Christine Korsgaard believes in the power of intellectual discussion. Now that she has the means to do so, she plans to make good on that belief by seeing to it that a great deal of stimulating, productive conversation takes place at Harvard over the next few years.
Korsgaard, the Arthur Kingsley Porter Professor of Philosophy, recently received the Distinguished Achievement Award from the Andrew W. Mellon Foundation. The Mellon Foundation will give Harvard $1.5 million for Korsgaard to spend over three years in ways that are useful for her research and for the University.
Korsgaard plans to use the prize money to initiate a series of seminars starting in 2006 focusing on many of the philosophical topics she has spent her career addressing. These include contemporary moral theory, contemporary Kantian moral theory, the theory of practical reason, the philosophy of action, the history of ethics, and questions of personal identity. She will invite prominent philosophers from outside Harvard to speak on these topics and then engage in an extended discussion of their ideas.
“The idea is to create as much focus on these issues as possible by bringing together as many people as possible to talk about them,” she said.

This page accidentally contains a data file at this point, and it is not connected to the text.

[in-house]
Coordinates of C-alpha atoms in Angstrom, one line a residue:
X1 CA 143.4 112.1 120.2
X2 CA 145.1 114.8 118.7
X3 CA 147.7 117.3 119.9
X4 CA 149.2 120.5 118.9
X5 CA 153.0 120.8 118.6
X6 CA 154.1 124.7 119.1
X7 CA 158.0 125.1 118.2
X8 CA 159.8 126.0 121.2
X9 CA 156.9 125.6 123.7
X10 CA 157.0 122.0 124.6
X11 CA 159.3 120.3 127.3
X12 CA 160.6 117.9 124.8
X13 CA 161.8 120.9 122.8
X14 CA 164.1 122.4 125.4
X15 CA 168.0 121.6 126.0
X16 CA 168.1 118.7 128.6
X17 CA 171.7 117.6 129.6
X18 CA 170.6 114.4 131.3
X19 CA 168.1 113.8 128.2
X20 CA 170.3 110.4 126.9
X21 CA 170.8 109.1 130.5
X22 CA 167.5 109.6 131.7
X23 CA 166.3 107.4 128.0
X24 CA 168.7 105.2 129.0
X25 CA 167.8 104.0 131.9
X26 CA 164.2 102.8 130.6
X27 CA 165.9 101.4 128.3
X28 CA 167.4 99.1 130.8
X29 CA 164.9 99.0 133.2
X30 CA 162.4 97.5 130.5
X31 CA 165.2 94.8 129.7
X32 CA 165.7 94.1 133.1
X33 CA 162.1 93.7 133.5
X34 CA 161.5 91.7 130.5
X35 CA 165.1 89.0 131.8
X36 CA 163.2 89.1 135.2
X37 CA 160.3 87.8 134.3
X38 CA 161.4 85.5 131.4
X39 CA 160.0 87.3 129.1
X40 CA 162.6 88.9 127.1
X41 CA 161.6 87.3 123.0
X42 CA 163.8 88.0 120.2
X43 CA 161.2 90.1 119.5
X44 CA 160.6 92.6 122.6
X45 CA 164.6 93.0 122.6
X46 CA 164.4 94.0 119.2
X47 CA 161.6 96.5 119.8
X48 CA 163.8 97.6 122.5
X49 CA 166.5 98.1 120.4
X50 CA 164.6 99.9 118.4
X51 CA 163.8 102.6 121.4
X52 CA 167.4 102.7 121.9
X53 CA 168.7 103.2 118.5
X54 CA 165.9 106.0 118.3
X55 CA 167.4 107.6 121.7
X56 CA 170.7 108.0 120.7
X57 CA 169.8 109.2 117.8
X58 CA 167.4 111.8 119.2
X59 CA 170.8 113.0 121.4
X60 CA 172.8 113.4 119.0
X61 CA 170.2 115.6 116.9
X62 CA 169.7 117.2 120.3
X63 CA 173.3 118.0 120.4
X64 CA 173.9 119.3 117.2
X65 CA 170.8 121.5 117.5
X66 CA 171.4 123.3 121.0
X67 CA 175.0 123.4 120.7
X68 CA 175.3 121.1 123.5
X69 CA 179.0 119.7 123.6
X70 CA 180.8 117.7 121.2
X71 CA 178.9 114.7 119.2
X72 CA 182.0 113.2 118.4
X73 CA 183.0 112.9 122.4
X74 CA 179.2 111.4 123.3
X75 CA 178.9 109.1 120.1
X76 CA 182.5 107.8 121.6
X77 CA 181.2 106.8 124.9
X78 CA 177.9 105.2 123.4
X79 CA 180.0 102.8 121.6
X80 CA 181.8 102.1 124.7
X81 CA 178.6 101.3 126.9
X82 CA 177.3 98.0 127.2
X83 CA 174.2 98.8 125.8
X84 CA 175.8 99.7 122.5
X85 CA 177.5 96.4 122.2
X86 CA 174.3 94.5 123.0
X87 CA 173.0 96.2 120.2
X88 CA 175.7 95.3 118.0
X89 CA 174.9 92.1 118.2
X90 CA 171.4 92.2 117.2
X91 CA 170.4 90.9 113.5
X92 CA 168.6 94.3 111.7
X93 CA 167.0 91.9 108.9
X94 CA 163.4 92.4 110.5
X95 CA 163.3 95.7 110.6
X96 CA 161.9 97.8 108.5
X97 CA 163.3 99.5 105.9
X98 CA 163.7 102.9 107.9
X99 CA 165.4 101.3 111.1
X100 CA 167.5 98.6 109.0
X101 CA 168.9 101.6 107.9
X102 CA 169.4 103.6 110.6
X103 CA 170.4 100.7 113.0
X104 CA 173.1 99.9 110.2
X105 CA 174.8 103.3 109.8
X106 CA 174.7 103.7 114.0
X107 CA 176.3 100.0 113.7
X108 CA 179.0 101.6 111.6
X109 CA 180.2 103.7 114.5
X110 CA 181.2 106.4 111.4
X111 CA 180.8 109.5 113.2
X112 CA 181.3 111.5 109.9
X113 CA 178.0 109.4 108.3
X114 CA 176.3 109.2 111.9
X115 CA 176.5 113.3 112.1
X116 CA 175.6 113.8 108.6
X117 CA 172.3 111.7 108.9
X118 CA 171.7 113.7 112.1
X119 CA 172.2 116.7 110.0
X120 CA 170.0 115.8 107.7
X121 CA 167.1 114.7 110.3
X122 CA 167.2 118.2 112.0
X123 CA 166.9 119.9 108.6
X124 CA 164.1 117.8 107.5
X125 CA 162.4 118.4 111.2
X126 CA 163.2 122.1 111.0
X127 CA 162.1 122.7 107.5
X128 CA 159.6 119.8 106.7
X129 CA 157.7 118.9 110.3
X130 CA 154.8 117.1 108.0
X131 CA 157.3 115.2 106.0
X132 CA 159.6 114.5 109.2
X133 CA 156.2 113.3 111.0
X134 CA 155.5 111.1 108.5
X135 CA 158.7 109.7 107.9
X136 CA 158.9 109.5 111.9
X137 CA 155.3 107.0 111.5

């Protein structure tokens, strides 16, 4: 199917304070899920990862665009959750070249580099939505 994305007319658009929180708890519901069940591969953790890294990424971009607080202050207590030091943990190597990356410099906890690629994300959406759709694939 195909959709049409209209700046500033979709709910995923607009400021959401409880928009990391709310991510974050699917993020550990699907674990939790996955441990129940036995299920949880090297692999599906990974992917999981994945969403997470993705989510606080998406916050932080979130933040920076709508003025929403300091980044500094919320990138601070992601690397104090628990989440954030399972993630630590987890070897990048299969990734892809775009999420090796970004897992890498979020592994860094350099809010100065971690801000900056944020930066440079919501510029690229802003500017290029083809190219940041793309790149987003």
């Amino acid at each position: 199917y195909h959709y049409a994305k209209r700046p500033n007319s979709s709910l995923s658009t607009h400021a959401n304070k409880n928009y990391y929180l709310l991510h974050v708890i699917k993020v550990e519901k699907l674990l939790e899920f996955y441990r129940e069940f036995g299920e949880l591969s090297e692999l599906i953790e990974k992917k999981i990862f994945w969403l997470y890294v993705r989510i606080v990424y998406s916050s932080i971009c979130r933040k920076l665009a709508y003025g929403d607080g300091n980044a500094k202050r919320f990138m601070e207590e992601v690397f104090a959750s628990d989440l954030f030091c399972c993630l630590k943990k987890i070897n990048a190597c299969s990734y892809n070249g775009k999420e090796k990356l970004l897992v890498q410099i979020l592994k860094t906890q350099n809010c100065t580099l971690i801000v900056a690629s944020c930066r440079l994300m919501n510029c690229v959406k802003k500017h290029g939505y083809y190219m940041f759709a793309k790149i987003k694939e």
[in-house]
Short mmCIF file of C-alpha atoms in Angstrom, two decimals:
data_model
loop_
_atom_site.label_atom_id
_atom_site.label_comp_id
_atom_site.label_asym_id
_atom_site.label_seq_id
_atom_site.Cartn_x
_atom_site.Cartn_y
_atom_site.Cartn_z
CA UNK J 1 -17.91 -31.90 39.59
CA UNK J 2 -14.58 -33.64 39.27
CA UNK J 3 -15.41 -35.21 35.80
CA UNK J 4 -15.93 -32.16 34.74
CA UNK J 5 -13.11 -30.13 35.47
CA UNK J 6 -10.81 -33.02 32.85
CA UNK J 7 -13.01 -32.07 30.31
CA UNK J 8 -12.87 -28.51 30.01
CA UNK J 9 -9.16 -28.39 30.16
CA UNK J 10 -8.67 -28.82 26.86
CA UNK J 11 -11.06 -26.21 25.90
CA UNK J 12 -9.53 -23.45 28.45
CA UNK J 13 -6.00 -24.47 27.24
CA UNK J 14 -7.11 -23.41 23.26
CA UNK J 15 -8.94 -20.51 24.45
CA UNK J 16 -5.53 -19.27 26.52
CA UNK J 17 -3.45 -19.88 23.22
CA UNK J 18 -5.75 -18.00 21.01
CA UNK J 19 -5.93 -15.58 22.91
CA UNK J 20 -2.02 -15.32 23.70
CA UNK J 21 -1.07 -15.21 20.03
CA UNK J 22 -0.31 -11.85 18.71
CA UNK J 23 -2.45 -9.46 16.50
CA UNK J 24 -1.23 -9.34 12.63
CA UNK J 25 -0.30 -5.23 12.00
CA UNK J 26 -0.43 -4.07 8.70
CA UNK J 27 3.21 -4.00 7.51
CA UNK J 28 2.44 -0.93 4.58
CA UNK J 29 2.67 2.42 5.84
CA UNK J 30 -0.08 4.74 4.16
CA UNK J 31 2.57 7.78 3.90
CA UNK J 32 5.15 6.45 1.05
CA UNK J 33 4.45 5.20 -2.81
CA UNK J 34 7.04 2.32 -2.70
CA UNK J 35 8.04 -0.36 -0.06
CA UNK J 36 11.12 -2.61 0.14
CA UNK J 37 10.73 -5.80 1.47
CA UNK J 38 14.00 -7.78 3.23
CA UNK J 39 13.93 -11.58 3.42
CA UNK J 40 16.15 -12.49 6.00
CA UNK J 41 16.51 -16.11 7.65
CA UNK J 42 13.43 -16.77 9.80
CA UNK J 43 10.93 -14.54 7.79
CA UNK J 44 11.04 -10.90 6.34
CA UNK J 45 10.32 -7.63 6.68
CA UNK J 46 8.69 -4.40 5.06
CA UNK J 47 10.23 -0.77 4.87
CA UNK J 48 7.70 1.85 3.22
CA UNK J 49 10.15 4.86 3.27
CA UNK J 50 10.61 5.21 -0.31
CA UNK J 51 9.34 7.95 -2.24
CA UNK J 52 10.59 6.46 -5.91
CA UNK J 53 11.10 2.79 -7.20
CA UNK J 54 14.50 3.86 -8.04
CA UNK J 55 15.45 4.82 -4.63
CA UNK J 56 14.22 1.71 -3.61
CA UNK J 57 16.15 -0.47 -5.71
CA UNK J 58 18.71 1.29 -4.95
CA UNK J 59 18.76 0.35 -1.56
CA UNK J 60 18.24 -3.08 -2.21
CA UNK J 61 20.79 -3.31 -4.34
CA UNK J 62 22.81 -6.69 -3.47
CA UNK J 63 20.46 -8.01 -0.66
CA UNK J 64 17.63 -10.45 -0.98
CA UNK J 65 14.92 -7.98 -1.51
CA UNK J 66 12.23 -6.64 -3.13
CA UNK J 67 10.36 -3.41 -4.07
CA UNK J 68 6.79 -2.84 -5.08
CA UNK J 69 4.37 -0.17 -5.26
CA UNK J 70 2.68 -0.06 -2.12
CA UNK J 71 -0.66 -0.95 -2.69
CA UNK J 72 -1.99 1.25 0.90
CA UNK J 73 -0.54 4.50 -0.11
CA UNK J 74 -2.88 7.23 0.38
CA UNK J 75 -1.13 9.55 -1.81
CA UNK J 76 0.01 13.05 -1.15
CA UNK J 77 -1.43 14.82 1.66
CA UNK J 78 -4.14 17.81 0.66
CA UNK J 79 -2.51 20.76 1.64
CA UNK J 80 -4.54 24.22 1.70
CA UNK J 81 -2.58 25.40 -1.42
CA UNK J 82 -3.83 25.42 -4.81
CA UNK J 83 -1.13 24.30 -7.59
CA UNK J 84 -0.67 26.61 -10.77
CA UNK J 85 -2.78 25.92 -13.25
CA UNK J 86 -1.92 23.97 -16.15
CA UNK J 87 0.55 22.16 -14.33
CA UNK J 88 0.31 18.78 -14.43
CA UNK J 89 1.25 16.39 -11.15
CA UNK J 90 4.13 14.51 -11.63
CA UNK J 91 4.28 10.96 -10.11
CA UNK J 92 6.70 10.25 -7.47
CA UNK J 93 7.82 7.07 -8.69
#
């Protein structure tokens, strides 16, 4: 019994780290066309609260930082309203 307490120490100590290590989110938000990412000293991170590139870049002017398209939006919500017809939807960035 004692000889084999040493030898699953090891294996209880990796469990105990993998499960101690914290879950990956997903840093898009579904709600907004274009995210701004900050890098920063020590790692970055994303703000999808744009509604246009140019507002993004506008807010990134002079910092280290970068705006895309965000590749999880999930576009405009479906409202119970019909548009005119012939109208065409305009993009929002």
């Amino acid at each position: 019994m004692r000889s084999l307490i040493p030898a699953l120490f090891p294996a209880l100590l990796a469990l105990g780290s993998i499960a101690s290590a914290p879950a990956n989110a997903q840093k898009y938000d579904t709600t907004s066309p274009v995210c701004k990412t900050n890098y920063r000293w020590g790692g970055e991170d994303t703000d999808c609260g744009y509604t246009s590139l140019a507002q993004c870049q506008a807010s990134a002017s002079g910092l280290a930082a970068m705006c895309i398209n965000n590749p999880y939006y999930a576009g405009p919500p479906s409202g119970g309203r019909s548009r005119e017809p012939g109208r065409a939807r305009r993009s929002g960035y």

Korsgaard also plans to organize a conference on moral duties to animals, a topic she addressed last year when she delivered the Tanner Lectures on Human Values at the University of Michigan. The title of her lecture was “Fellow Creatures: Kantian Ethics and Our Duties to Animals.” In the seminar, Korsgaard will bring together philosophers who are interested in our relationships with animals and scientists who study animal cognition and psychology with the expectation that useful insights and ideas will result from the coming together of these two points of view.
The Mellon award also allows its recipient to take a third year off, a year that Korsgaard plans to spend writing books and articles based on the seminar series and the conference on animal rights. She also plans to use some of the money for fellowships to allow graduate students to pursue these same topics.
Korsgaard developed her interest in moral theory and the philosophy of Immanuel Kant while studying at Harvard as a student of John Rawls, author of the influential book, “A Theory of Justice.” Rawls’ work offered an alternative to the utilitarian theories of morality and government that had predominated until that time. Following Kant, Rawls emphasized the importance of the individual as opposed to “the greatest good to the greatest number.”
“Rawls deepened our understanding of how these ideas worked and showed how you could apply a Kantian approach to contemporary issues,” Korsgaard said.
Through her teaching and writing and now through the seminars and conferences that the Mellon award will enable her to organize, Korsgaard hopes to carry on the legacy that Rawls began.
“Rawls and Harvard have been responsible for the strong influence that Kant now has on ethical theory and political philosophy,” she said.